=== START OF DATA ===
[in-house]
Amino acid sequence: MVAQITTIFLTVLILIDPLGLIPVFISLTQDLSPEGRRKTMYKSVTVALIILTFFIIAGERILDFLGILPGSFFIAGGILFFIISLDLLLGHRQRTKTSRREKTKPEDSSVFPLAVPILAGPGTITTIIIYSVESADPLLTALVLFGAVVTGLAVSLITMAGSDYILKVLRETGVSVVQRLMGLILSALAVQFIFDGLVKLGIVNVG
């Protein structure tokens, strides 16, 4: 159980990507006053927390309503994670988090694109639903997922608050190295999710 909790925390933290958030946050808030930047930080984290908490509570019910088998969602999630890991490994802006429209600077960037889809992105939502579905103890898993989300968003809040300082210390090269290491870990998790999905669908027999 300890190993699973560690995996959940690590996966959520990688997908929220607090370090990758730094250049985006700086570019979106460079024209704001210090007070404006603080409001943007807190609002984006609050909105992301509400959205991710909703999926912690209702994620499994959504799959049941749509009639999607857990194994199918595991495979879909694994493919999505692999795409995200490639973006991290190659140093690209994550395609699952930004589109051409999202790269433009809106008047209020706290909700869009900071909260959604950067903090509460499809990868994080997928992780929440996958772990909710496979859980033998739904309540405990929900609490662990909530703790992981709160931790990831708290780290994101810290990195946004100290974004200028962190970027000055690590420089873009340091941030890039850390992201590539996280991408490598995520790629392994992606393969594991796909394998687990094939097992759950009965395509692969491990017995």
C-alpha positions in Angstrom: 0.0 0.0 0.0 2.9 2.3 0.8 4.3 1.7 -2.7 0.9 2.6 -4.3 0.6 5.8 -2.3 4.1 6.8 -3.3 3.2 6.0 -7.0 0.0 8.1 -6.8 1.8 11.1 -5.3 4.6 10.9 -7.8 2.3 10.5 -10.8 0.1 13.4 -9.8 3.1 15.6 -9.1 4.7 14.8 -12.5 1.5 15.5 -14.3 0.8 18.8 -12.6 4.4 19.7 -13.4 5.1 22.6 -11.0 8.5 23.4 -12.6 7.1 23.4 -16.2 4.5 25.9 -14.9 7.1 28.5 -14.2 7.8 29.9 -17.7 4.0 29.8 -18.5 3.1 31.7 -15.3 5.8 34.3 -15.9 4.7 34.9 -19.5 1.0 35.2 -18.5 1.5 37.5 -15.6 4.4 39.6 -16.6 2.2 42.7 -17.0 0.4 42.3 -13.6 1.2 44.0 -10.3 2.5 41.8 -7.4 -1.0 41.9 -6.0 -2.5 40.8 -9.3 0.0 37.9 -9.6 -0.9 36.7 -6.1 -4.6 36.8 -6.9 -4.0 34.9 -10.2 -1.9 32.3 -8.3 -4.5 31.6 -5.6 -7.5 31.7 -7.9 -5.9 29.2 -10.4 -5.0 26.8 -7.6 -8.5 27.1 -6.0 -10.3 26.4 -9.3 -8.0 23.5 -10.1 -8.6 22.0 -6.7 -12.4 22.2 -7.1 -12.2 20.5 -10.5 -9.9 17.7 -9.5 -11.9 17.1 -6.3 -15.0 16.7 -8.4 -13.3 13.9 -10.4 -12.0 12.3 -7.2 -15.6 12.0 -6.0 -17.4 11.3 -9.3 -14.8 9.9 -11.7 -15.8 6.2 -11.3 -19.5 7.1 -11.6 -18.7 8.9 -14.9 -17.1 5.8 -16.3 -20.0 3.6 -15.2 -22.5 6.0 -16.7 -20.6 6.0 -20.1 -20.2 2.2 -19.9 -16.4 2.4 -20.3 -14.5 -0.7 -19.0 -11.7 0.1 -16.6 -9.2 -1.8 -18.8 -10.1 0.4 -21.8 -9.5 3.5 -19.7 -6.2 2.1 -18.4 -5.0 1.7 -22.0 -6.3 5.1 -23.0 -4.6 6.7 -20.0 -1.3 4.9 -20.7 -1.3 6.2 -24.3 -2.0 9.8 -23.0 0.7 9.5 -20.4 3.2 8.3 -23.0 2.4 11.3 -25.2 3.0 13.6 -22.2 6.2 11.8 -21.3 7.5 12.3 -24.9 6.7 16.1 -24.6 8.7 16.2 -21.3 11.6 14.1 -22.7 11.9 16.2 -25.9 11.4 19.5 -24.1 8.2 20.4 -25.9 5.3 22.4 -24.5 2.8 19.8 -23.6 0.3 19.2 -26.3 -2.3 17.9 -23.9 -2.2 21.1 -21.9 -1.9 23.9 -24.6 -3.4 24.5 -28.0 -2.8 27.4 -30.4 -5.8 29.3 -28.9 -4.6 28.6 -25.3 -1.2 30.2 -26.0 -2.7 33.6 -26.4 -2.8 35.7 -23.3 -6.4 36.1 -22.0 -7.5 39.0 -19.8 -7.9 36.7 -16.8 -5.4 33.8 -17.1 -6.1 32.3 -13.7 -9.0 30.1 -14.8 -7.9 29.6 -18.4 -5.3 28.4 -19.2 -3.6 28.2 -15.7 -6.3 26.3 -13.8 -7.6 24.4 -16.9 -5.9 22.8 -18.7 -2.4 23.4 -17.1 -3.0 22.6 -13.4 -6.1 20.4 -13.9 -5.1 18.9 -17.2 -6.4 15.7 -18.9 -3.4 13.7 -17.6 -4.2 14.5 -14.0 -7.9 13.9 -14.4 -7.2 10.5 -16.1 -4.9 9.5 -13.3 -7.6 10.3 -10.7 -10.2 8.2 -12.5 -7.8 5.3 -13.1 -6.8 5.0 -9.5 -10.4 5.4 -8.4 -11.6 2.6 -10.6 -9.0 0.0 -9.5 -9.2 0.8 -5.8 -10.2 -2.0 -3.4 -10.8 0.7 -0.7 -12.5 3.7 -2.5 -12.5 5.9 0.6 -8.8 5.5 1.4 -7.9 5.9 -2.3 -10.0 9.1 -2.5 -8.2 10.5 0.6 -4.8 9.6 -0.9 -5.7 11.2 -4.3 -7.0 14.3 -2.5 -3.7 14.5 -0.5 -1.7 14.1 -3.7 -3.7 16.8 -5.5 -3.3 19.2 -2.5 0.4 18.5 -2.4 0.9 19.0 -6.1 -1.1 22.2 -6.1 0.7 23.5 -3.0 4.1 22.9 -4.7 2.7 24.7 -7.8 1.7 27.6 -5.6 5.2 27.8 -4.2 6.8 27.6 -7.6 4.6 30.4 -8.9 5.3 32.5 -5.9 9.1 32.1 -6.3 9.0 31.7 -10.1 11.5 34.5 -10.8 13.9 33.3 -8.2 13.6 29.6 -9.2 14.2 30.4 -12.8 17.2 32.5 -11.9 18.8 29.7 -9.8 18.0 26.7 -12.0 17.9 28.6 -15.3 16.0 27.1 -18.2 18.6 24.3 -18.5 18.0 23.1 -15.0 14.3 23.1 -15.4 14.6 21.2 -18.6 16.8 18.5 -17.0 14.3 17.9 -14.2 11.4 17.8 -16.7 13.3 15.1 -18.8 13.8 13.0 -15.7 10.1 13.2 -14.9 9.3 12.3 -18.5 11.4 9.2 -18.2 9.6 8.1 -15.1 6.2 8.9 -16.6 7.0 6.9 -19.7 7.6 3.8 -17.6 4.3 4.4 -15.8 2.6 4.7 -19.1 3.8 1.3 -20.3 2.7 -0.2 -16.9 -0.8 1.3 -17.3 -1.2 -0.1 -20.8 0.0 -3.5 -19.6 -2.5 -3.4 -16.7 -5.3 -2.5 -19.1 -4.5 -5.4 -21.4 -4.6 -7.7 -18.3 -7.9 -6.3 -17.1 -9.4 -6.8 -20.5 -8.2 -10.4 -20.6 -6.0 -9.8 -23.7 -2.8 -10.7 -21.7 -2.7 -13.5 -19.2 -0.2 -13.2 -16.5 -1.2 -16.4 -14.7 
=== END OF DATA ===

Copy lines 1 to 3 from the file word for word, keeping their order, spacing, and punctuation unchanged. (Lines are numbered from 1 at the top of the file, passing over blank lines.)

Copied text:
[in-house]
Amino acid sequence: MVAQITTIFLTVLILIDPLGLIPVFISLTQDLSPEGRRKTMYKSVTVALIILTFFIIAGERILDFLGILPGSFFIAGGILFFIISLDLLLGHRQRTKTSRREKTKPEDSSVFPLAVPILAGPGTITTIIIYSVESADPLLTALVLFGAVVTGLAVSLITMAGSDYILKVLRETGVSVVQRLMGLILSALAVQFIFDGLVKLGIVNVG
């Protein structure tokens, strides 16, 4: 159980990507006053927390309503994670988090694109639903997922608050190295999710 909790925390933290958030946050808030930047930080984290908490509570019910088998969602999630890991490994802006429209600077960037889809992105939502579905103890898993989300968003809040300082210390090269290491870990998790999905669908027999 300890190993699973560690995996959940690590996966959520990688997908929220607090370090990758730094250049985006700086570019979106460079024209704001210090007070404006603080409001943007807190609002984006609050909105992301509400959205991710909703999926912690209702994620499994959504799959049941749509009639999607857990194994199918595991495979879909694994493919999505692999795409995200490639973006991290190659140093690209994550395609699952930004589109051409999202790269433009809106008047209020706290909700869009900071909260959604950067903090509460499809990868994080997928992780929440996958772990909710496979859980033998739904309540405990929900609490662990909530703790992981709160931790990831708290780290994101810290990195946004100290974004200028962190970027000055690590420089873009340091941030890039850390992201590539996280991408490598995520790629392994992606393969594991796909394998687990094939097992759950009965395509692969491990017995």